Paul Hornung, the so-called “Golden Boy” running back who starred for Notre Dame and in the 1960s championship years of the NFL’s Green Bay Packers, died today in his hometown of Louisville, KY. He was 84. No cause of death was given by the Louisville Sports Commission.
Hornung is one of only seven players to win the Heisman Trophy and later be named NFL MVP. He won the Heisman in 1956 despite Notre Dame’s 2-8 record, becoming the only player to win the award while starring for a losing team. That year, he led the Fighting Irish in passing, rushing, scoring, kickoff returns, punt returns and punting. On defense, he led the team in passes broken up and was second in tackles and interceptions.
Green Bay selected Hornung in 1957 with the No. 1 overall pick in the NFL draft. It was a monumental draft for the Pack, which also brought aboard Bart Starr, Jim Taylor and Jerry Kramer — forming the foundation of a legendary NFL team.
They led the Pack to the 1960 NFL title game, a 17-13 loss to the Philadelphia Eagles. Hornung was a key to that season’s surge, accounting for an NFL-record 176 points via touchdowns, field goals and extra points — a record that stood for 46 years. He was named a first-team All-Pro that season, repeating that honor the next year, and was also named the NFL MVP.
Overall, he was a key to the Packers winning four titles while he was on the team, including the first Super Bowl.
“In the middle of the field he may be only slightly better than an average ballplayer,” coach Vince Lombardi once said. “But inside the 20-yard line, he is one of the greatest I have ever seen. He smells that goal line.”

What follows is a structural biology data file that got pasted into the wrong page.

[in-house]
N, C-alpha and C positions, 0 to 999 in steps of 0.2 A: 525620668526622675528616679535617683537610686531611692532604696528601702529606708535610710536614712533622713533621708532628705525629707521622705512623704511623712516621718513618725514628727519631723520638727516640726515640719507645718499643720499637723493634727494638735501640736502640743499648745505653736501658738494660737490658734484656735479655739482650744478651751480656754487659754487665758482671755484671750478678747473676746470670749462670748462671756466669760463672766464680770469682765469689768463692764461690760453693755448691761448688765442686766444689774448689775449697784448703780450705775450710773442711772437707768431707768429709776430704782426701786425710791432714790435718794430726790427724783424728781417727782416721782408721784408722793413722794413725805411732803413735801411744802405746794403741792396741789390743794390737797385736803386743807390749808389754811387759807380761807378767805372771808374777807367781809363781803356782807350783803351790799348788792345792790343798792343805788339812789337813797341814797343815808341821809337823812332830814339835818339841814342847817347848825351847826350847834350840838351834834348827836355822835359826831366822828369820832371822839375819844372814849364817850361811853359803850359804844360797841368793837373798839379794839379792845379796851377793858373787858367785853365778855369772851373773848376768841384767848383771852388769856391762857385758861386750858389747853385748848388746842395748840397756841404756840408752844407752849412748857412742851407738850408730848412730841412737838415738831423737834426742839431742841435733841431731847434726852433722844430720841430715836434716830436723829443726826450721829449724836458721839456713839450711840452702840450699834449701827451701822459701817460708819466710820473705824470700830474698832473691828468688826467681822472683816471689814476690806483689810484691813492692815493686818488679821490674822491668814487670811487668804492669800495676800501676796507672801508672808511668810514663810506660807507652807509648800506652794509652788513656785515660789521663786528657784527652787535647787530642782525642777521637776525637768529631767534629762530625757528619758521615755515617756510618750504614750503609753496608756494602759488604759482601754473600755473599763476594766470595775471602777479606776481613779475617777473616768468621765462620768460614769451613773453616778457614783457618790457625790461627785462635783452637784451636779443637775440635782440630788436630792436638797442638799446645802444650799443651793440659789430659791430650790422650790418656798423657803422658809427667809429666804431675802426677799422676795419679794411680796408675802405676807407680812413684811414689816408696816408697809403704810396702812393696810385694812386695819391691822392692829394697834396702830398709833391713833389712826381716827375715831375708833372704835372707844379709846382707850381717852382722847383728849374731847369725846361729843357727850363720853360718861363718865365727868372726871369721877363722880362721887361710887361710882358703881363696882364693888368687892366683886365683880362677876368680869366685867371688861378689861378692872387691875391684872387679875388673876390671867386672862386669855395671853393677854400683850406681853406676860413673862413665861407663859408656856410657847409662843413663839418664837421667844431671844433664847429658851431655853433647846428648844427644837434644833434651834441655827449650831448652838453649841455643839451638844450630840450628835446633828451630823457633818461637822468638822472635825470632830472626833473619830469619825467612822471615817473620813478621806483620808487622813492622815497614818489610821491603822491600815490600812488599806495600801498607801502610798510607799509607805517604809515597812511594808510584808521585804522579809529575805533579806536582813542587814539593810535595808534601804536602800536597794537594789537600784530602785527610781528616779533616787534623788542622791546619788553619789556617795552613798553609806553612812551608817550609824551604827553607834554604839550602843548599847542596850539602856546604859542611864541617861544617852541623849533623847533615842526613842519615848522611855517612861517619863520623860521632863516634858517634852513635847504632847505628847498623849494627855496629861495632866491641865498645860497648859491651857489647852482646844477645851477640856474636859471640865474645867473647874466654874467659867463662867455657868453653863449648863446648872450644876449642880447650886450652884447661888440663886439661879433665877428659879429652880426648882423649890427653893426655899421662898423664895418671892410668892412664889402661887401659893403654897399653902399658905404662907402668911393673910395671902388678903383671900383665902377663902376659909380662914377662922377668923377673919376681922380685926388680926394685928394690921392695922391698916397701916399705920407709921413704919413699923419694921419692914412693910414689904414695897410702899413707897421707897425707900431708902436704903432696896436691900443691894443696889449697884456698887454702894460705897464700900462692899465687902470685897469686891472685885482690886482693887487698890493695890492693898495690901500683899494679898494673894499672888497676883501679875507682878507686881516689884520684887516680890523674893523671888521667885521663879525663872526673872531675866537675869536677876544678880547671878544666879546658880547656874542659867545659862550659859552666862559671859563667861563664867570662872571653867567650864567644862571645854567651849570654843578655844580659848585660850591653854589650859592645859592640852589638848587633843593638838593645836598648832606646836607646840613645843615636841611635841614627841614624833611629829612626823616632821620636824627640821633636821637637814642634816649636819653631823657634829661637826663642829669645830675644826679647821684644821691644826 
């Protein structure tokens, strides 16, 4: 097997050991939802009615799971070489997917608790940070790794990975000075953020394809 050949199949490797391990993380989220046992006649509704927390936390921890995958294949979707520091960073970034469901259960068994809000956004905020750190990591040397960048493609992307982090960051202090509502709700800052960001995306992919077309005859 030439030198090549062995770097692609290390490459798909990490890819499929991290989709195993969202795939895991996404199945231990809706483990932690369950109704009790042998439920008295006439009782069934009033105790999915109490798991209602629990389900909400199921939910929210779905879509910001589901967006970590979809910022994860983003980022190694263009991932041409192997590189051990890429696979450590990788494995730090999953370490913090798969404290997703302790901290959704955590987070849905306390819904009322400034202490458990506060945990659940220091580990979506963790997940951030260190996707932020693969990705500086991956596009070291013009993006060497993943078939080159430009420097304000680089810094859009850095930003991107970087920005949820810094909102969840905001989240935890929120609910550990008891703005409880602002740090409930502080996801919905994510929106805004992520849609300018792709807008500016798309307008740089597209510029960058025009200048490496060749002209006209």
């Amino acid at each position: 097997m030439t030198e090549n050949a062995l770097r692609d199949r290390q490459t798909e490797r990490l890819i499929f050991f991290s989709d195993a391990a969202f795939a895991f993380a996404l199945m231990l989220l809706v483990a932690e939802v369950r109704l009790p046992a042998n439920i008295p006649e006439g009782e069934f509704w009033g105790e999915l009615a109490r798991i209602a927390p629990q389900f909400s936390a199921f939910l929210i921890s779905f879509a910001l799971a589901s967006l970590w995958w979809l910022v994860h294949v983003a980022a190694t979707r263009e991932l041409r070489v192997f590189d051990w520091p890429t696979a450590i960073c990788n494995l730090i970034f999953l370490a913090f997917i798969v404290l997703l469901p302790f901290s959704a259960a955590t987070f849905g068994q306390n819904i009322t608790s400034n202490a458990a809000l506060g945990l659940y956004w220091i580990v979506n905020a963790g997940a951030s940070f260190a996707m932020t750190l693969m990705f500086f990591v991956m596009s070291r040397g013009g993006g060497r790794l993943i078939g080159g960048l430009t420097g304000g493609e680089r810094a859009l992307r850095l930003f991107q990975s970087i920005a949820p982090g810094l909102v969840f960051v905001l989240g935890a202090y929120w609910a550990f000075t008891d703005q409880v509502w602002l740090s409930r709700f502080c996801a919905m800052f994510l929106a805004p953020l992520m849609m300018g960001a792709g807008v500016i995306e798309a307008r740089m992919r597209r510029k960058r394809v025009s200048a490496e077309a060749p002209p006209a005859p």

But his career was not without controversy. Hornung almost missed the Packers’ 1961 title game when he was called up for duty by the Army. President John F. Kennedy made a call and allowed him a leave to play in the game. Kennedy said: “Paul Hornung isn’t going to win the war on Sunday. But the football fans of this country deserve the two best teams on the field that day.”
Hornung rewarded that faith by scoring 19 points, a title-game record, in the Pack’s 37-0 win over the New York Giants.
He was not so fortunate later. He suffered a pinched nerve in his neck that created problems in his performance. He also was implicated in a a gambling scandal and was suspended for the 1963 season by Commissioner Pete Rozelle, who claimed Hornung and Detroit Lions defensive tackle Alex Karras had bet on NFL games and associated with “known hoodlums.”
Hornung was reinstated in 1964, but his career was on the downslope. He rushed for 299 yards in the Packers’ 1965 NFL championship season, then 200 yards in nine games in 1966, when the Packers won the first Super Bowl, though Hornung didn’t play in that game.
He was then selected in the 1967 expansion draft by the New Orleans Saints but never played a game for them, retiring instead.
NFL commissioner Roger Goodell said in a statement that Hornung “thrilled a generation of NFL fans with his versatility, athleticism and personality.” Goodell added that Hornung was “instrumental in growing the popularity of the Packers and the National Football League.”
Born on December 23, 1935, in Louisville, Hornung was inducted into the Pro and College Football Halls of Fame and later became a TV booth announcer, working for CBS alongside legendary broadcasters Lindsey Nelson and Vin Scully. He also was active as an actor, appearing in the films Run to Daylight, The Devil’s Brigade and Semi-Tough.
Hornung also was part of the popular TV ads for Miller Lite beer in the 1970s, adding to the back-and-forth on the “Tastes Great/Less Filling” debate.
Hornung is survived by his wife of 41 years, Angela. There will be a private funeral mass at St. Louis Bertrand Church in Louisville, followed by a private burial. A public celebration of his life will be held at a later date, the Packers said.